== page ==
Twenty-month-old Nima and Dawa returned to Bhutan after a 22-hour flight from Melbourne with their mother, four months after their operation.
The girls had been joined at the torso and shared a liver.
Barely controlling his emotions, their father, Sonam Tshering, said it was like a miracle. He took them from the airport to a monastery to light a lamp in prayer.
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The girls were separated by a team of 25 surgeons, nurses and anesthetists in an operation in early November at Melbourne’s Royal Children’s Hospital that lasted almost six hours.
15-month-old twin girls from Bhutan have been successfully separated after a six-hour operation in Melbourne’s Royal Children’s Hospital in Australia.
New Zealander Dr Michael Nightingale was one of four surgeons involved in the separation.
“It’s a relief that it’s gone well, and I feel a lot of pride in the hospital and how we all worked together to make it possible,” the University of Otago-trained surgeon said after the surgery.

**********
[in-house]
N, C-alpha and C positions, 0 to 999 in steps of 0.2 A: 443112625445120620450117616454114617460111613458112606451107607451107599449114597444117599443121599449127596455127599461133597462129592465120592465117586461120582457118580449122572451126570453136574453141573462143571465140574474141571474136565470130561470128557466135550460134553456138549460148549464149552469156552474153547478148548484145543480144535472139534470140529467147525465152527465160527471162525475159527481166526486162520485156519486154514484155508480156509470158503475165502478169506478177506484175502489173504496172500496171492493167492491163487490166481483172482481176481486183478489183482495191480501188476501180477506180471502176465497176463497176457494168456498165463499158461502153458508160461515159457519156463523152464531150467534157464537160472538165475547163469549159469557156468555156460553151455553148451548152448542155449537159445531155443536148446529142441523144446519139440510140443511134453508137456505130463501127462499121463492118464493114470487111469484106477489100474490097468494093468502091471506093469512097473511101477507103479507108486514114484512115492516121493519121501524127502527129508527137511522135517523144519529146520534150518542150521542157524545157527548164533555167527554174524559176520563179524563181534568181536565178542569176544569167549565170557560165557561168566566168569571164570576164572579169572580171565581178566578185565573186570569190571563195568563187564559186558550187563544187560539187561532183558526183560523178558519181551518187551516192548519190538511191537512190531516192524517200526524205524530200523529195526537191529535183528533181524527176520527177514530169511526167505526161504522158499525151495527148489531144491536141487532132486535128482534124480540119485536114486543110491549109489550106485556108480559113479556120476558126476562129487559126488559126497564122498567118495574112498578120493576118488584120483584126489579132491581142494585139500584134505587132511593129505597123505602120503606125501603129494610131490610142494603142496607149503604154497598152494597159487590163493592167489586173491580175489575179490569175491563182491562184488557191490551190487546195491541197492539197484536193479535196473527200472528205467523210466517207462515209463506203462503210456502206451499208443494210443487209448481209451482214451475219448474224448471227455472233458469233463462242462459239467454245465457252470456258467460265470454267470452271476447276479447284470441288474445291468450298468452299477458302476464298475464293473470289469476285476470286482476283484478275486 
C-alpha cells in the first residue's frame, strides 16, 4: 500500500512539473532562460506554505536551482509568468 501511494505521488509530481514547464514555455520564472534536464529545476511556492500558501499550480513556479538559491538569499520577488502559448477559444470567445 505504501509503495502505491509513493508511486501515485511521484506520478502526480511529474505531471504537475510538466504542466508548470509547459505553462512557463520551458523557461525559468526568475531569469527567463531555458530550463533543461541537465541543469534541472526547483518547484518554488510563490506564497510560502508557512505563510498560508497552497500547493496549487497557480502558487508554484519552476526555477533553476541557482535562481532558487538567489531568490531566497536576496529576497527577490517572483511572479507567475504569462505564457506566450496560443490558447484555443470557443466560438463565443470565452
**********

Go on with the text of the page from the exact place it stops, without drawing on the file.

The toddlers recovered after the operation at a retreat run by the Children First Foundation, the charity that brought them to Australia.
“They’re much the same as when they were together. We’ve got one that’s very much more outgoing and one that’s very placid. Nima is the outgoing and Dawa is the more placid,” Debbie Pickering of the Children First Foundation said at the airport in Melbourne on Wednesday before the twins left for Bhutan.
“They are just developing into beautiful little girls. They are delightful in every way,” she said.